Europe News

Central banks are not miracle workers: Bundesbank chief

Central banks don’t have miracle medicines: Weidmann
Central banks don’t have miracle medicines: Weidmann
Profits of banks is not target for us: Weidmann
Profits of banks is not target for us: Weidmann
Global gradual recovery is on track: Bundesbank
Global gradual recovery is on track: Bundesbank

The president of Germany's Bundesbank gave a resolutely positive outlook for the global economy on Wednesday but cautioned that central banks shouldn't be overburdened with creating economic growth.

"We shouldn't paint the global economy in too gloomy colors," President Jens Weidmann told CNBC.

"The global recovery is on track," he added, although he cautioned that the "baseline" is surrounded by "more risks than previously."

Weidmann's comments come amid tumbling stock markets and increased fears of a recession. He noted that recent volatility could be traced back to a number of factors but agreed that low or negative interest rates – by central banks including the European Central Bank (ECB) – would have contributed.

He added that the recent fall in the price of oil would have a short-term impact on inflation rates and said central bankers in Europe would need to keep a watchful eye on the price for any "second-round effects."

Weidmann, who is also a governing council member of the ECB, is known for his opposition to extending the bank's massive bond-buying program. He believes that the wider investment community shouldn't rely too much on central banks.

"You shouldn't over-burden central banks. They don't have the miracles, medicine at their disposal," he said.

"We can in a sense influence prices, we can influence economic activity in the short-term but we cannot create growth. And my feeling is that time and again, central banks are at the spot and at the core of the hopes of many and I think we have to see their limited role and also their limited capacity to influence variables of interest to the broader public."

Germany in good shape

German Bundesbank President Jens Weidmann.
Ints Kalnins | Reuters

Earlier on Wednesday and commenting in the Bundesbank's annual financial report, in which the bank posted a profit of 3.2 billion euros ($3.5 billion), Weidmann said Germany's economy remains in good shape, despite signs that manufacturing, growth and business morale were on the wane.

"While wage growth was marked, inflation remained subdued; this led to a distinct rise in real disposable income," he continued. It was not surprising, the report noted, that private consumption was the main engine driving the economy last year.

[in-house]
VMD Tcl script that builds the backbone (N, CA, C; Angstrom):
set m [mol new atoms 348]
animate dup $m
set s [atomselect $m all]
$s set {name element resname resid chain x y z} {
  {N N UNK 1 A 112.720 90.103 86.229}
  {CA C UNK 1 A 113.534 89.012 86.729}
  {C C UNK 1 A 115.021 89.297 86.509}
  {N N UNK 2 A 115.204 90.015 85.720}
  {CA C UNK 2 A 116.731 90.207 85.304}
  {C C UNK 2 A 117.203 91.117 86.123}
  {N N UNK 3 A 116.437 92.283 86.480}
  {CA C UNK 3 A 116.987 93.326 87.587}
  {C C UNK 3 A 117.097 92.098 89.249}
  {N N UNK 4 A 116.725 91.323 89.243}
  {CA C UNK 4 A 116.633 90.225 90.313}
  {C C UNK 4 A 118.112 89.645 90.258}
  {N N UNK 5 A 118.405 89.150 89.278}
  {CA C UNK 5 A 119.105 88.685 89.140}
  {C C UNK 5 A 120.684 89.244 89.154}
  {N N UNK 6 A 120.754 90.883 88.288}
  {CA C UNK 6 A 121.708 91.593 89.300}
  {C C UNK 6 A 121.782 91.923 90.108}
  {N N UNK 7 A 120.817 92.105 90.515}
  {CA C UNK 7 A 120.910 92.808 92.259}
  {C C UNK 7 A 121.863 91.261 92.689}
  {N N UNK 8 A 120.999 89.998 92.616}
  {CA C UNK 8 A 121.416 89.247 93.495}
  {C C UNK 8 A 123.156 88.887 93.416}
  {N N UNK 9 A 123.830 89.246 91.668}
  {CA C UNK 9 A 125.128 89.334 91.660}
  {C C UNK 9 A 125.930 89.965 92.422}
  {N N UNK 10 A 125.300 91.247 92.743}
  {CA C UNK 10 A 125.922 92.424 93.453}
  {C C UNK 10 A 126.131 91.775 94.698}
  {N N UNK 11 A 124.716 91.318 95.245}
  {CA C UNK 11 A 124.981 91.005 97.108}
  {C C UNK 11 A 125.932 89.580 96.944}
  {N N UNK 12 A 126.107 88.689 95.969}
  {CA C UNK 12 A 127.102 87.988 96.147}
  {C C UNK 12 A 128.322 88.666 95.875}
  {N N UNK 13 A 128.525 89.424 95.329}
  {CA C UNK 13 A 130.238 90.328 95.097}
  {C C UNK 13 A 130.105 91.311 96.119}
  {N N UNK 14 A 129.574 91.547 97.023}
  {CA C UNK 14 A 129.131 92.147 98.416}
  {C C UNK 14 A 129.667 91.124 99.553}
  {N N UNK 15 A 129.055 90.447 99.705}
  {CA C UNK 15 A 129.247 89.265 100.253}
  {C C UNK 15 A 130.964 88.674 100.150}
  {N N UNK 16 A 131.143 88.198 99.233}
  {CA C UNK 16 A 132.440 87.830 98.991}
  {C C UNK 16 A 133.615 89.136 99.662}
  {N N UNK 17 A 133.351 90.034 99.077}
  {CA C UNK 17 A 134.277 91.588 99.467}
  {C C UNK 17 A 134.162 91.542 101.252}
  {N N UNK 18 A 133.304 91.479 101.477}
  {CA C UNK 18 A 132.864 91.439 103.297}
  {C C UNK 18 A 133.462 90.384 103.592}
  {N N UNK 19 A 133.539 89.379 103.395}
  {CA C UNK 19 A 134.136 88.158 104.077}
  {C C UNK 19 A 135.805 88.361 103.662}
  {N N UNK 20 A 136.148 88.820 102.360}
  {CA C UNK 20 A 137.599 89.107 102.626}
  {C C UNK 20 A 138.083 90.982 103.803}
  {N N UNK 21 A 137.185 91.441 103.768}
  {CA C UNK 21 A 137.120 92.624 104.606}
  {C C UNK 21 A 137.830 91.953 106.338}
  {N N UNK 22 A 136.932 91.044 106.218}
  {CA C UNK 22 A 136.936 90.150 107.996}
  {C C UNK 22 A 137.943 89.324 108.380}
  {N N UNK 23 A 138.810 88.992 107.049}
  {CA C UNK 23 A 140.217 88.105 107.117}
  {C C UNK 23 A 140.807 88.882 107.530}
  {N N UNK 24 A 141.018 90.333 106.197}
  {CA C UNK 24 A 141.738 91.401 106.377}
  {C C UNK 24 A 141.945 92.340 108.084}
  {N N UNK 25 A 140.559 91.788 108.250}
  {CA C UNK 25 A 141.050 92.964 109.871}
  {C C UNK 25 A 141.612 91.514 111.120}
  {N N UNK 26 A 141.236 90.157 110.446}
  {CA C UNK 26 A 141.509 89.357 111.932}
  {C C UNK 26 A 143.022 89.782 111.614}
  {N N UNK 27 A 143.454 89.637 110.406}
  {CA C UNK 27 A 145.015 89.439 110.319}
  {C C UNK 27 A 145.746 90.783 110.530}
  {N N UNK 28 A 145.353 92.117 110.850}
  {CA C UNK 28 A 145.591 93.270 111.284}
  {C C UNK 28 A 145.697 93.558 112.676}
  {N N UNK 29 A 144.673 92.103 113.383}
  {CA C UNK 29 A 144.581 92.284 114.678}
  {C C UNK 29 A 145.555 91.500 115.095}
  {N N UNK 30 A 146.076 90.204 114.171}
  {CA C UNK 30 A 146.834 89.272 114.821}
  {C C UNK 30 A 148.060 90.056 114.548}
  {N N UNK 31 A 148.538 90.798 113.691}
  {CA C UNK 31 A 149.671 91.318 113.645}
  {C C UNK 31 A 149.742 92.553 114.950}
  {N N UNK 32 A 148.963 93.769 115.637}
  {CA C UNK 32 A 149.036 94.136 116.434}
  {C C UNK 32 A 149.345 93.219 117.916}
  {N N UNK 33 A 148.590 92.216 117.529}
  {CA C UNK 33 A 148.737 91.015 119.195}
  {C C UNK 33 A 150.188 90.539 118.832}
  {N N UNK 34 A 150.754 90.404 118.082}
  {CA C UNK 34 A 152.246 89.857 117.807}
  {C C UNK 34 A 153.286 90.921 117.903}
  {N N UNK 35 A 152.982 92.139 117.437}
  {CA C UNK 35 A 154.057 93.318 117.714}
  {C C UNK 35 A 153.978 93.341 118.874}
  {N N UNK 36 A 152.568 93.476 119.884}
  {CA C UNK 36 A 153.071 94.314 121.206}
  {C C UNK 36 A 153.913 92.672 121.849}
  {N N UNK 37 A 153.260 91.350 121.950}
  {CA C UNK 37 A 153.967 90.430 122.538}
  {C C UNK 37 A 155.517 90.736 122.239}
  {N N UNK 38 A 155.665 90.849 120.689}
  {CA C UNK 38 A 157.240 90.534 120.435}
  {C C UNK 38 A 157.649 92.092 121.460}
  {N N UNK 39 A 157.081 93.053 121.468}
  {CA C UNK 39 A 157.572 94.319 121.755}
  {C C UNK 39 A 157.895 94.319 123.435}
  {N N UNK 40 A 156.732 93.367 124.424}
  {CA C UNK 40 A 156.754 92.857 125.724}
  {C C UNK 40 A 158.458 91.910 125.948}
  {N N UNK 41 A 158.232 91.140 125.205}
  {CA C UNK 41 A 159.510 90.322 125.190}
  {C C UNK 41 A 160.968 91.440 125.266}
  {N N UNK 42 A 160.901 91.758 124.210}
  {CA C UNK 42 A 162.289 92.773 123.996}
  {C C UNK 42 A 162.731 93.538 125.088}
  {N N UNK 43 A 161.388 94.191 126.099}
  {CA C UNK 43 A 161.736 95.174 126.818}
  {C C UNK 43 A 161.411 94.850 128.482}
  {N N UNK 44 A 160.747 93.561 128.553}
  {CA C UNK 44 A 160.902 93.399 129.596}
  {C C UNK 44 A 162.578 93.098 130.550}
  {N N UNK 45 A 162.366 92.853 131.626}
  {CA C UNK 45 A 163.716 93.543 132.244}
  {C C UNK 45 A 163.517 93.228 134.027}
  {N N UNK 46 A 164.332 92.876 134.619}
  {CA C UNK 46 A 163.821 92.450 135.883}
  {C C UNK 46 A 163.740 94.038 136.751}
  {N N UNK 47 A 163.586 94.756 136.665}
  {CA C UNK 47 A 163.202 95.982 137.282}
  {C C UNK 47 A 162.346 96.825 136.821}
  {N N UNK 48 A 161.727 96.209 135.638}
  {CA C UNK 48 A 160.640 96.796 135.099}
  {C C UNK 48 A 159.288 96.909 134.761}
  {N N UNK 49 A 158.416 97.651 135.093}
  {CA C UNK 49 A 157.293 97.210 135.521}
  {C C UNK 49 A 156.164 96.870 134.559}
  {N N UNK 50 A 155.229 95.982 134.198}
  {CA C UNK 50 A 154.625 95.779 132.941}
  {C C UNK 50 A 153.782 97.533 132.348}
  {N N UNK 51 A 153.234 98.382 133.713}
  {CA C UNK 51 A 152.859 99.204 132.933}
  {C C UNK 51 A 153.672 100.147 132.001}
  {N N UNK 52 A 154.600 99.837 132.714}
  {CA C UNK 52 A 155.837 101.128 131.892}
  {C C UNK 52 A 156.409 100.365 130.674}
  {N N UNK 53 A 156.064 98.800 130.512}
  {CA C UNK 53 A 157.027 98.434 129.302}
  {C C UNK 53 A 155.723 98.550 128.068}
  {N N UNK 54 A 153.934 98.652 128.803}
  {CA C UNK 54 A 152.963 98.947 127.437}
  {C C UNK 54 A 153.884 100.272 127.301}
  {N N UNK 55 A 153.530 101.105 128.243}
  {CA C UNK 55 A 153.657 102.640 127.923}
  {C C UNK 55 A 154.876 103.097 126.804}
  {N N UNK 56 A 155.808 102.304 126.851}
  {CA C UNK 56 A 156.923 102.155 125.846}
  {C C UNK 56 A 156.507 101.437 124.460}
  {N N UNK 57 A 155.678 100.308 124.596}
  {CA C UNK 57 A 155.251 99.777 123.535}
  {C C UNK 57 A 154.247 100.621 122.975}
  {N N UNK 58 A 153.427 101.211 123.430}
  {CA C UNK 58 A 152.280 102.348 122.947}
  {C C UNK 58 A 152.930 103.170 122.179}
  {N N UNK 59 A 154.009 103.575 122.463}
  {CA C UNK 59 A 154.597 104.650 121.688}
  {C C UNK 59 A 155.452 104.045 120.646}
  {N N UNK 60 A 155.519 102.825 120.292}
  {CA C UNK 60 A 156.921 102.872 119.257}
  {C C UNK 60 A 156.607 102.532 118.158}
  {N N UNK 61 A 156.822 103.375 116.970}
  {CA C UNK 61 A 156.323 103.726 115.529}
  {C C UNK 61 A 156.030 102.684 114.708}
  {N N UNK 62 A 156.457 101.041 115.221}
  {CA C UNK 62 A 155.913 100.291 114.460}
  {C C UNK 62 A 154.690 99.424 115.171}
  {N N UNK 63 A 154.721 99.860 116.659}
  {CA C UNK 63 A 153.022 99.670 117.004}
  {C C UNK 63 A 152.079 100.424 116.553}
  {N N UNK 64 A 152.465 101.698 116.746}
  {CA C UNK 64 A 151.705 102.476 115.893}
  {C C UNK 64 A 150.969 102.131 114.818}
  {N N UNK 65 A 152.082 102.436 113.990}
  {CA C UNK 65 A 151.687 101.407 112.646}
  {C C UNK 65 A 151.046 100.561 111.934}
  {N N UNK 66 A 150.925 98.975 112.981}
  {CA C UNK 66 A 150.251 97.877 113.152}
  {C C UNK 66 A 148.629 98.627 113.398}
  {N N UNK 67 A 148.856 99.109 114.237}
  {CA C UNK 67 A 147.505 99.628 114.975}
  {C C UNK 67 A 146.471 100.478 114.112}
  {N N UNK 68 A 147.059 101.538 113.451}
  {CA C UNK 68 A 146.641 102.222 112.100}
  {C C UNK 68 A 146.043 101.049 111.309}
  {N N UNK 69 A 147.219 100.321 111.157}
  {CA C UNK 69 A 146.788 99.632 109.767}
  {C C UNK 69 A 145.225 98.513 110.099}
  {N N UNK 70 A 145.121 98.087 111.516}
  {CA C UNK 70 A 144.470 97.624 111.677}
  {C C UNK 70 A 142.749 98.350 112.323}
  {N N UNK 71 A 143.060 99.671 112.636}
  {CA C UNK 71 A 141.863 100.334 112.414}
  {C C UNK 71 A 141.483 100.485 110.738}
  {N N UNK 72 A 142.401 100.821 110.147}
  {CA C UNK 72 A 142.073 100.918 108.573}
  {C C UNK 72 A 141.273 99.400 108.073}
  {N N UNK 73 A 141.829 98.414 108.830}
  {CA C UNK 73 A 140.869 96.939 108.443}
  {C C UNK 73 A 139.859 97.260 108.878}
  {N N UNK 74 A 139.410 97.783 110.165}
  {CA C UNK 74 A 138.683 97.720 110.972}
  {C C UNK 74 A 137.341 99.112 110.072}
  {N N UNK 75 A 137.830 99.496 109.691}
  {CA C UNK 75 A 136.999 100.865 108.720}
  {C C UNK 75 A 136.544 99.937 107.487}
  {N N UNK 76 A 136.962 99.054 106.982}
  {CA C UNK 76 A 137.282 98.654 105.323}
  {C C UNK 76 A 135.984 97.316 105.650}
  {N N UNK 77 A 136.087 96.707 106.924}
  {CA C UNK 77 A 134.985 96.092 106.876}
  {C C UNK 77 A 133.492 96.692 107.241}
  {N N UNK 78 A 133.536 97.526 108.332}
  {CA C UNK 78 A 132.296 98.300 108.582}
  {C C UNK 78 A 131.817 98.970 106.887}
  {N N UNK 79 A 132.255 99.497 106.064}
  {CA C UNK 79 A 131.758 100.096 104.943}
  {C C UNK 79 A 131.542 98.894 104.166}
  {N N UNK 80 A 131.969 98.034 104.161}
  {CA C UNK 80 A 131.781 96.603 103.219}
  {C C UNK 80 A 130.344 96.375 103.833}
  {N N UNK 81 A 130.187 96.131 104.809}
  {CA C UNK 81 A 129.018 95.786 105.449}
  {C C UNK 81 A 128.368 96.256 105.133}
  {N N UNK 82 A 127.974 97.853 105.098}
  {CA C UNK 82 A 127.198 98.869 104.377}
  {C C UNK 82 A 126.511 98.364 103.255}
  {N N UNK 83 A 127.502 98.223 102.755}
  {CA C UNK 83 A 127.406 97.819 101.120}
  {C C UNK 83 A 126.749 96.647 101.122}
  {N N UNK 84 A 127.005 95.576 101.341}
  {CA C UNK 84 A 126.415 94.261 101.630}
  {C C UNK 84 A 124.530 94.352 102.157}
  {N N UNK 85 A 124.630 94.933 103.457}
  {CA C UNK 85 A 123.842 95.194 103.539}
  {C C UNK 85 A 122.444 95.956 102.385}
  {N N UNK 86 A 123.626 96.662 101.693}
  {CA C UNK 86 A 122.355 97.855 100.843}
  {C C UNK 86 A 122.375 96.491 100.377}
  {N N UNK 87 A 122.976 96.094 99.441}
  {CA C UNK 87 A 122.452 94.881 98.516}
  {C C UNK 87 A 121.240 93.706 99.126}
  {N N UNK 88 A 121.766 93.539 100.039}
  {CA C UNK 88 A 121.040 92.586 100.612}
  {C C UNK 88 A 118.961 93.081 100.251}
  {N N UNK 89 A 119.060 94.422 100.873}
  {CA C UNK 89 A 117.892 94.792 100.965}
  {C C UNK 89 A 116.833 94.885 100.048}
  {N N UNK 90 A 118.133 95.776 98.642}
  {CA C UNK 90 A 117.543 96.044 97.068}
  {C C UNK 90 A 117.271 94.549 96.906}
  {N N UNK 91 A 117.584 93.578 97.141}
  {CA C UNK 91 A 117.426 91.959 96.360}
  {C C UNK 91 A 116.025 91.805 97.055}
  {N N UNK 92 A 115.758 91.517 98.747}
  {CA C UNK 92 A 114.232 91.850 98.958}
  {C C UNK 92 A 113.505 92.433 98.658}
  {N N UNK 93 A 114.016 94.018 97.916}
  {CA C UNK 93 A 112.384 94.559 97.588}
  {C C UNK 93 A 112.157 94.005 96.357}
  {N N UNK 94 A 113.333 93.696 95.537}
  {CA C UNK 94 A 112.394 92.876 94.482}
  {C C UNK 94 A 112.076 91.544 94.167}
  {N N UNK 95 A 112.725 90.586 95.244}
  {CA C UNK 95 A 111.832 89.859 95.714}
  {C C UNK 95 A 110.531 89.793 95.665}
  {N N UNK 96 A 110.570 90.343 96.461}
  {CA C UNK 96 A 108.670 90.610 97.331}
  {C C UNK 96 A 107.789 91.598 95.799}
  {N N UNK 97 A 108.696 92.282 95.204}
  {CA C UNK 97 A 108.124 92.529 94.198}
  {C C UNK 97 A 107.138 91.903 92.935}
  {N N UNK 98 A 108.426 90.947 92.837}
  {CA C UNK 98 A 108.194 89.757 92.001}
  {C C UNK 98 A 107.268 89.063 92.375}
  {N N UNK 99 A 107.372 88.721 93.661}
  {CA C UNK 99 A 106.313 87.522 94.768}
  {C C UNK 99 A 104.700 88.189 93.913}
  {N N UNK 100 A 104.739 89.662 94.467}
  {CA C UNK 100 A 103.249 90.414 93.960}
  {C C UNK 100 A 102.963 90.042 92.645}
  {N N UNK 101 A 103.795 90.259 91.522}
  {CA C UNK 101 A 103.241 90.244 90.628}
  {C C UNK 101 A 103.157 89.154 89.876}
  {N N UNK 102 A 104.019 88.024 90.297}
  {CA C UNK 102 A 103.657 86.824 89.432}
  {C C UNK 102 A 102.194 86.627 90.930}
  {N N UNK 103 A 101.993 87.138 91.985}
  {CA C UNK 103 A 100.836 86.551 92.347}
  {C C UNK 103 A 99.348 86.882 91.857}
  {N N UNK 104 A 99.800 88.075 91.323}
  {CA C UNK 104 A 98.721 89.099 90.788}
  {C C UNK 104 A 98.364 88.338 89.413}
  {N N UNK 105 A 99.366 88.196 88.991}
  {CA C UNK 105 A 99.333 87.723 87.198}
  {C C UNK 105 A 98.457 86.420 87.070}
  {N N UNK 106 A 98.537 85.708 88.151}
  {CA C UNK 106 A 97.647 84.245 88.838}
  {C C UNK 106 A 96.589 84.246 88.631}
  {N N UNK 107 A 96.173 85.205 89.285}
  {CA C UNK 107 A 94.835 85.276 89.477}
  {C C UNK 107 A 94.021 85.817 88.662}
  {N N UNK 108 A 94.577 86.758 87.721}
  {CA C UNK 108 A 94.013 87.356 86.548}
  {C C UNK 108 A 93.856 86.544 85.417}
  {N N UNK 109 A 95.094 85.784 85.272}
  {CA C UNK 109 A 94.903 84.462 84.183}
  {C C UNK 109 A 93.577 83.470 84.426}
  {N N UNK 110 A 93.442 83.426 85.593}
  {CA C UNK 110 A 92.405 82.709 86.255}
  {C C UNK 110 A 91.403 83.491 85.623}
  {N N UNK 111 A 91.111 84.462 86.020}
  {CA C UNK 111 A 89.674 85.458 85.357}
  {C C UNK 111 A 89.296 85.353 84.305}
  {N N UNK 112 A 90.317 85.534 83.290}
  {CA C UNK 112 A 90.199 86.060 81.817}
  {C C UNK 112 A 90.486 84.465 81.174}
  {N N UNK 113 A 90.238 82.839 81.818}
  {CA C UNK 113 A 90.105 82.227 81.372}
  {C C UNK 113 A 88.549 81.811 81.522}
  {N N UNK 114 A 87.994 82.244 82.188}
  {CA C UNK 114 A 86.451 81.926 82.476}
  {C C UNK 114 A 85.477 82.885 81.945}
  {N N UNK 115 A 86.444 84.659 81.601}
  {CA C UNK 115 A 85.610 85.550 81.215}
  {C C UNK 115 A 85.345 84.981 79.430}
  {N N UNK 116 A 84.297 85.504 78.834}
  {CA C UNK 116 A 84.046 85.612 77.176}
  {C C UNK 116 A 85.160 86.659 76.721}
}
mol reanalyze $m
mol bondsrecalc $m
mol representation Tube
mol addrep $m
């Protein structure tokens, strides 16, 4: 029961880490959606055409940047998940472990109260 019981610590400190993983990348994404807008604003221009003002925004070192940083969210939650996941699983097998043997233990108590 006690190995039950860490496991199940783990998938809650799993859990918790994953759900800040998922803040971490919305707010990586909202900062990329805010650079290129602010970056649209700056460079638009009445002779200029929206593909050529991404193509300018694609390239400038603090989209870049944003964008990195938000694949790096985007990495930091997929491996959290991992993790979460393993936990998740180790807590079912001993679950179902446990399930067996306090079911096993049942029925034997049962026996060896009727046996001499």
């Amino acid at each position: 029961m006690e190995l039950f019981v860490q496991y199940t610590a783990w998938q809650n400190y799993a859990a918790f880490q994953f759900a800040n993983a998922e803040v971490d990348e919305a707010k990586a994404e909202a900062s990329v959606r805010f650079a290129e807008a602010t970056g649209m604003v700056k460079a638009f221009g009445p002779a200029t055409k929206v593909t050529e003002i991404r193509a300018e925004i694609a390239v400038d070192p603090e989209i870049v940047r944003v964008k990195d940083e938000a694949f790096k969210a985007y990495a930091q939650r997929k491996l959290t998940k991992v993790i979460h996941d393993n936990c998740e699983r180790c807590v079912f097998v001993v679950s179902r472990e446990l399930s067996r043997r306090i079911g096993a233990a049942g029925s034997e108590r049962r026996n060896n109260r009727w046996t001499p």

"This year, too, will probably see brisk domestic demand fueling economic activity, which looks set to remain on a clear upward trajectory in 2016 despite the slight upturn in risk," the Bundesbank chief stated.

Despite Weidmann's optimism, the German economy is being closely watched at the moment for signs of a further slowdown. A decline in exports, growth and manufacturing are dogging the country which, worrying for the rest of the euro zone, is seen as the economic powerhouse of the region.

Weak German data

An apprentice in the profession welder is working in a training center in Siegburg, Germany.
'Wake-up call' as German business sentiment falls

Jitters are evident in the business community. On Tuesday, data from the Ifo Institute showed that German business sentiment fell further in February to 105.7 from 107.3 in January. In manufacturing the business climate index fell sharply with manufacturers' business expectations marking their largest downswing since November 2008.

Despite the risks, Weidmann said that the wider economic outlook in the euro zone was "likewise looking rosier."

"The euro area's gradual economic recovery is likely to continue in the rest of this year and in 2017," he noted.

However, turning his attention to the ongoing speculation that the ECB might further ease its already highly accommodative monetary policy in response to the very subdued price pressures, Weidmann warned that this could entail longer-term risks and side-effects "that it would be dangerous to simply ignore."

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